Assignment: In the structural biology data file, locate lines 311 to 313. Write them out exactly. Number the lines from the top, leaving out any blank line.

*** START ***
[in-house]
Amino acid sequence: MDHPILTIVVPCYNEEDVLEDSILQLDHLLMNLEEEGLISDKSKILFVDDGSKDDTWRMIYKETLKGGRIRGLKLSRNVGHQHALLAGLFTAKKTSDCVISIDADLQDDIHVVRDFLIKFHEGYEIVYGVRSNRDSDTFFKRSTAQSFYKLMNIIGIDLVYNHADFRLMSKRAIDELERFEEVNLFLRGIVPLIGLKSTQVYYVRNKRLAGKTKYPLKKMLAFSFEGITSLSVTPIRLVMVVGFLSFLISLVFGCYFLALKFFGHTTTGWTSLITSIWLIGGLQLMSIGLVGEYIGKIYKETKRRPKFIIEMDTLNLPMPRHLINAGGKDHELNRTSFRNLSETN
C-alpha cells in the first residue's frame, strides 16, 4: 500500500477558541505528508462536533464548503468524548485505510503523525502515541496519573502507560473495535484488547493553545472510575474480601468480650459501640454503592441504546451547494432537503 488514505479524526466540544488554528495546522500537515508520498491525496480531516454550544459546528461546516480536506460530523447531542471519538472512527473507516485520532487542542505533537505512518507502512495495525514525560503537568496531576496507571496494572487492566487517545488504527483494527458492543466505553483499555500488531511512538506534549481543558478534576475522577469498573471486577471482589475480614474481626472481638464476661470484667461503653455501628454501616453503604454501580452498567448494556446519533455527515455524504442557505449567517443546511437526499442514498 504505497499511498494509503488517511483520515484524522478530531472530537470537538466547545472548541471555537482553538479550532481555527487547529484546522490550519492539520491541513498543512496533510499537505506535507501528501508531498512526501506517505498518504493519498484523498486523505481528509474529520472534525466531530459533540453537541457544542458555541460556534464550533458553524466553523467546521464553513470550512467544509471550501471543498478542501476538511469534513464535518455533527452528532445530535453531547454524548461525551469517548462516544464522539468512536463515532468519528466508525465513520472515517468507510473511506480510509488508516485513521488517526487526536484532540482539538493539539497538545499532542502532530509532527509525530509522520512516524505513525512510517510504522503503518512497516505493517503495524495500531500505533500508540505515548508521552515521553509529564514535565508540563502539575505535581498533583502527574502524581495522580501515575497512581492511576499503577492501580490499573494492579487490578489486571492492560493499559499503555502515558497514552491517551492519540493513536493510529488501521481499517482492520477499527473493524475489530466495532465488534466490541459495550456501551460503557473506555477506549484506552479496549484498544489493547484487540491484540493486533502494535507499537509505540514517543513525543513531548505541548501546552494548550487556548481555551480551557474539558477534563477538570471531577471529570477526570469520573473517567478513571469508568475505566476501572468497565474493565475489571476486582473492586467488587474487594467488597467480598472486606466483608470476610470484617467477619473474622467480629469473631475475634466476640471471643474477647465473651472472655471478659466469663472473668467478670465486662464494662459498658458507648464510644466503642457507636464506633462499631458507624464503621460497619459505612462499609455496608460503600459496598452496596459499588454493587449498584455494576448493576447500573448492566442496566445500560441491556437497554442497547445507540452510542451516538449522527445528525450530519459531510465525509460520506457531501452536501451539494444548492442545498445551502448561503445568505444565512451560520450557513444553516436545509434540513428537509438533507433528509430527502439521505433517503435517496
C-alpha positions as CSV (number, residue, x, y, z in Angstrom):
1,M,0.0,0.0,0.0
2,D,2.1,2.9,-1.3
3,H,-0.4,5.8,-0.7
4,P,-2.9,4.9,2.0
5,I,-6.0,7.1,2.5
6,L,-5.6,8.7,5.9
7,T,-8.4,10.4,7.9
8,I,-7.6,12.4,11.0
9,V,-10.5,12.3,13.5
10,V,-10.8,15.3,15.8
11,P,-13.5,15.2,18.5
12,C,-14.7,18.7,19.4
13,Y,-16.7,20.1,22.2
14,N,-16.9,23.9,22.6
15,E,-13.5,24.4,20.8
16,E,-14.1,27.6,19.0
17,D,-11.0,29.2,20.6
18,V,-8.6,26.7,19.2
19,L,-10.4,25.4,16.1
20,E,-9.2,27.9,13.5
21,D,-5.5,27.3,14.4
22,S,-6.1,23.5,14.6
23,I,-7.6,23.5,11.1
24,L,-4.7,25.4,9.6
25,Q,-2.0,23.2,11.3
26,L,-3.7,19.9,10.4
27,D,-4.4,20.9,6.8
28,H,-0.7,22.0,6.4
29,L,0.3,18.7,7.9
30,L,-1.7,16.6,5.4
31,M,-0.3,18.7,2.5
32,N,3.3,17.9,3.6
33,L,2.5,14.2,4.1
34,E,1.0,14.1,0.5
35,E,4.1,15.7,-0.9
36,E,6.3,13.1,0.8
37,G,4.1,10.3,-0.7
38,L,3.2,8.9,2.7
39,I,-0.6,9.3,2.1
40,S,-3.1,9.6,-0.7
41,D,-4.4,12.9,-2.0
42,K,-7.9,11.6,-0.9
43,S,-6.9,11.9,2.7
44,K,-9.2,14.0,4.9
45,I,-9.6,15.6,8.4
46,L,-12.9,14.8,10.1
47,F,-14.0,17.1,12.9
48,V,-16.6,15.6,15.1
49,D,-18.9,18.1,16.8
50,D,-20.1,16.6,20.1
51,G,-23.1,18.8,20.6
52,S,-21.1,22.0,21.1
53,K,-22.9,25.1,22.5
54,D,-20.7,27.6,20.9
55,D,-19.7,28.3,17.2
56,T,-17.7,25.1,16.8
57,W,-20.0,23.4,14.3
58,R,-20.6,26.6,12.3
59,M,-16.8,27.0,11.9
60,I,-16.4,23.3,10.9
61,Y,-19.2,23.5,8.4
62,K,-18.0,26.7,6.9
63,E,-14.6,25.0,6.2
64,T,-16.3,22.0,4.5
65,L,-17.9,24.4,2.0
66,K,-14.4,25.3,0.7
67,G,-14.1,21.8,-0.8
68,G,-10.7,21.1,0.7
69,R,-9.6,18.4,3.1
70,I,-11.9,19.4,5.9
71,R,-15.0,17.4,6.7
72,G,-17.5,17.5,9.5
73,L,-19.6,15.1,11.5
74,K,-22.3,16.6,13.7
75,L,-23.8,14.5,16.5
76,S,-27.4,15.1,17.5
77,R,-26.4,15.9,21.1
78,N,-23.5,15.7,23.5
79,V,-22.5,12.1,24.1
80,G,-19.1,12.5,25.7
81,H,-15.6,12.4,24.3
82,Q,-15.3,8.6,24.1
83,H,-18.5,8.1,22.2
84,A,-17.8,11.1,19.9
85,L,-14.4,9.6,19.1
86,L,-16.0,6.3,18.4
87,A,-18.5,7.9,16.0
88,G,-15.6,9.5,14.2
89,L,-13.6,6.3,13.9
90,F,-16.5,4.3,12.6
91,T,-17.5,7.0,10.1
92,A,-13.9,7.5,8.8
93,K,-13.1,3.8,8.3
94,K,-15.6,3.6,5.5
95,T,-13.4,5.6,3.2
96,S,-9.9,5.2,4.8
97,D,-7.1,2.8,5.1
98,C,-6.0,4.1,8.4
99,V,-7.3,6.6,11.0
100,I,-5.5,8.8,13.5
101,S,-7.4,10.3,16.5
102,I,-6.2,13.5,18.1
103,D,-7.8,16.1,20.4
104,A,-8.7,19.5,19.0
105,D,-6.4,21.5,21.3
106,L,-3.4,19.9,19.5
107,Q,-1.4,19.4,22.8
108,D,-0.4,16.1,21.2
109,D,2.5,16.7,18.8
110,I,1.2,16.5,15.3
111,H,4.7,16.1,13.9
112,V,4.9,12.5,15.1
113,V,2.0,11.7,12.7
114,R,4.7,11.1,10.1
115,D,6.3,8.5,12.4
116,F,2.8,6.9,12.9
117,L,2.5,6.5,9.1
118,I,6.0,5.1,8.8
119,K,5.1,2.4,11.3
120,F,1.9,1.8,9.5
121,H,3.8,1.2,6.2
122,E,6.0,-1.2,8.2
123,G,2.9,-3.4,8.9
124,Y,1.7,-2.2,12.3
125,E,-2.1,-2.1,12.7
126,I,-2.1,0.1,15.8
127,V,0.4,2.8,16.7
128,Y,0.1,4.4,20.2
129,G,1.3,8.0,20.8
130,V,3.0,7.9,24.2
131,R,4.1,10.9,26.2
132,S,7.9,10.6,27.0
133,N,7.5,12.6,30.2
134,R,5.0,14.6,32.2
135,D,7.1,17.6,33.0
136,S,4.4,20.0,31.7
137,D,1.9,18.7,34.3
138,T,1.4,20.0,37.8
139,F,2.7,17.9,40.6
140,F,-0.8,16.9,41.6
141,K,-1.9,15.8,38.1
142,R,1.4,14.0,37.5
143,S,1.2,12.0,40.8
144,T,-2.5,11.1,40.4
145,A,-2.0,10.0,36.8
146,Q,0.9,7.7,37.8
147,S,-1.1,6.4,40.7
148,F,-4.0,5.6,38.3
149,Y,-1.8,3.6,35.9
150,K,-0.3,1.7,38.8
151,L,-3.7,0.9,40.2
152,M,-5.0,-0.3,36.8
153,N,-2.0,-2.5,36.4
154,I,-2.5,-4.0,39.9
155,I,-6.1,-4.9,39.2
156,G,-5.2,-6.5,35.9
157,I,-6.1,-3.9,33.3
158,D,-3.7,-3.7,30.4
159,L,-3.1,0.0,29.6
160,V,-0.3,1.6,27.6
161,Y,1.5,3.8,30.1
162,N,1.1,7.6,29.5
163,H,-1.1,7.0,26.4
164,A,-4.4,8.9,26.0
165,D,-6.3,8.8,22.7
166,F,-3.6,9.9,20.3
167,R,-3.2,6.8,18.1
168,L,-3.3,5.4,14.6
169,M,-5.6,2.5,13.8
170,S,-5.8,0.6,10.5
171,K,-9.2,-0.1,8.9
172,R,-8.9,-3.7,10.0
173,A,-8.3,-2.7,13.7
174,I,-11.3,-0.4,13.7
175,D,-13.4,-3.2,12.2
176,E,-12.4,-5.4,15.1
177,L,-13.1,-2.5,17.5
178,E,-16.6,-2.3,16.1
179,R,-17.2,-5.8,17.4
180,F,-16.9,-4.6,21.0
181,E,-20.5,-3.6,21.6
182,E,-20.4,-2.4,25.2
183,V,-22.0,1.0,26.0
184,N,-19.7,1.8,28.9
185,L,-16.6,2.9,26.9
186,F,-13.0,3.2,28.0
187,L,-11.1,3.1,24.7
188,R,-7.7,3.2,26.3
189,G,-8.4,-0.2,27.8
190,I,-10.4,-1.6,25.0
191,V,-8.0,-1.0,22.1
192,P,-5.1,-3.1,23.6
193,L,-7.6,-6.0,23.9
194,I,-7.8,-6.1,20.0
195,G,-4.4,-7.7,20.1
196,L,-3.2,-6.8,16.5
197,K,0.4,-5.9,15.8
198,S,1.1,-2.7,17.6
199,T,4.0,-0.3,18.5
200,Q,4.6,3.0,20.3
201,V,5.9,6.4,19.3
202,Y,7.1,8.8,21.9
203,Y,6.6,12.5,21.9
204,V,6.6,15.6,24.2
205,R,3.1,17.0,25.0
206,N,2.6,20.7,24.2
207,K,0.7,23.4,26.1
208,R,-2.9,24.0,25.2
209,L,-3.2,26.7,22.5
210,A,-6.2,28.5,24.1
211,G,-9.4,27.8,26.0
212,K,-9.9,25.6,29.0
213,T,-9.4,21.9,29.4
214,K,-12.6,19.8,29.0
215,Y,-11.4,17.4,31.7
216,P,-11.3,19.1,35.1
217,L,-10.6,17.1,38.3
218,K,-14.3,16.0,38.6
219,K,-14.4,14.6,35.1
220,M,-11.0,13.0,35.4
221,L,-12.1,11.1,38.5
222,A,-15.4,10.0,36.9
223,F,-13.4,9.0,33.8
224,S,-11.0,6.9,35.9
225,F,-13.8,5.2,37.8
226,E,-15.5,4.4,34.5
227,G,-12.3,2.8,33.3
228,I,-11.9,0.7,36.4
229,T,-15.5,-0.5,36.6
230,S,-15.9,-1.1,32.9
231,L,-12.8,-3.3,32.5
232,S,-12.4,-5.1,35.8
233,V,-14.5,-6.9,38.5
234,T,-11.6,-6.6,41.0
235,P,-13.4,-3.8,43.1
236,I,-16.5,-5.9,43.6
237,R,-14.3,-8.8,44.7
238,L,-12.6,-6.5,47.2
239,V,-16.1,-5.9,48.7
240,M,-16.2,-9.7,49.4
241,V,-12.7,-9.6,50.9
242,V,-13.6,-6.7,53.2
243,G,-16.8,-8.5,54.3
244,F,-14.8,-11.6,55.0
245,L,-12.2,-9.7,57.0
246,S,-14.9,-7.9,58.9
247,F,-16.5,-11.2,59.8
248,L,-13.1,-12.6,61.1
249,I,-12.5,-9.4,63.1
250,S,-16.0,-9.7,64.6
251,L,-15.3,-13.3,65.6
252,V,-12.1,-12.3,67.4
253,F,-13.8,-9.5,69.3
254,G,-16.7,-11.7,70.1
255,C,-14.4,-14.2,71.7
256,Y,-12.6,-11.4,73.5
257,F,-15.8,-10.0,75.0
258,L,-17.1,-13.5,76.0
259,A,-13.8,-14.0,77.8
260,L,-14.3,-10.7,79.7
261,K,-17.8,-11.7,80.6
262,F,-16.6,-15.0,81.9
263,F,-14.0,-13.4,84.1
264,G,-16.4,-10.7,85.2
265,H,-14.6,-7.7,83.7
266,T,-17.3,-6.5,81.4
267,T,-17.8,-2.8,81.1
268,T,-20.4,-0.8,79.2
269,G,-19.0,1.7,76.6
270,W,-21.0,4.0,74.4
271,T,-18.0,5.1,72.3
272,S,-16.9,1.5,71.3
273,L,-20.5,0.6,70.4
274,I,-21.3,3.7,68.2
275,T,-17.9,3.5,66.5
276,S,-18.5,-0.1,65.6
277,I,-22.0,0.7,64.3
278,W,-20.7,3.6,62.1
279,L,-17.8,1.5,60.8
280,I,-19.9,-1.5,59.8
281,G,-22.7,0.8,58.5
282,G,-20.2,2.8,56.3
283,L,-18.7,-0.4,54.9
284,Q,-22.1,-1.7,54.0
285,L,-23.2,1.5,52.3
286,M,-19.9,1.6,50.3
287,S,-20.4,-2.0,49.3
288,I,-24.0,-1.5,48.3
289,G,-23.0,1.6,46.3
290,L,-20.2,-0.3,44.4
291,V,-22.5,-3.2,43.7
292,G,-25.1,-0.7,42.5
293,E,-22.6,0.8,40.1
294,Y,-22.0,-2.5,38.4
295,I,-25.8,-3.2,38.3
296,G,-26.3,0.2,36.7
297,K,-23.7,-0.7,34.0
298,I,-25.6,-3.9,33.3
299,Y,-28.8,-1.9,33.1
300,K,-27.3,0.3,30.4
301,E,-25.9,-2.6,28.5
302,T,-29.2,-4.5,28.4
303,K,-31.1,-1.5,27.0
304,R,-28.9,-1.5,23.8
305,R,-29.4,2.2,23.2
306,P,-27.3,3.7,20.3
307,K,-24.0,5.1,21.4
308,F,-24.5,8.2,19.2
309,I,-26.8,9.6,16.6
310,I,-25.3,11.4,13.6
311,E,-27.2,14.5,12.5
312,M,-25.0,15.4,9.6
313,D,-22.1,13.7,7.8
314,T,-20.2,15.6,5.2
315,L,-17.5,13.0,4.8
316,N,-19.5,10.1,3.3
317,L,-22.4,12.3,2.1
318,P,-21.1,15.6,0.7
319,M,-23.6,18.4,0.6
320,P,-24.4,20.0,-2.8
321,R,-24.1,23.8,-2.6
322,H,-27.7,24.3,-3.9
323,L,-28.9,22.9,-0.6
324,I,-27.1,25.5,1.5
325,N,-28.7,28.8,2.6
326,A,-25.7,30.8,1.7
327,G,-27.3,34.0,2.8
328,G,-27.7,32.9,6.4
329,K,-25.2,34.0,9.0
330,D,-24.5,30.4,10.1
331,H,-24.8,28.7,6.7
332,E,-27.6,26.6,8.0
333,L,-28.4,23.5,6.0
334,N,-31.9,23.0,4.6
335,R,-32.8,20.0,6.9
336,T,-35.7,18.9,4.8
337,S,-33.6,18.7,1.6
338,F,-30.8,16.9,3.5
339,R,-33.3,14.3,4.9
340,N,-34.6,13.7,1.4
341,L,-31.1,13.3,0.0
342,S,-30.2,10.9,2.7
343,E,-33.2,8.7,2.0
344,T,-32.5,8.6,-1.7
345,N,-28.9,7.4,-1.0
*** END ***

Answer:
307,K,-24.0,5.1,21.4
308,F,-24.5,8.2,19.2
309,I,-26.8,9.6,16.6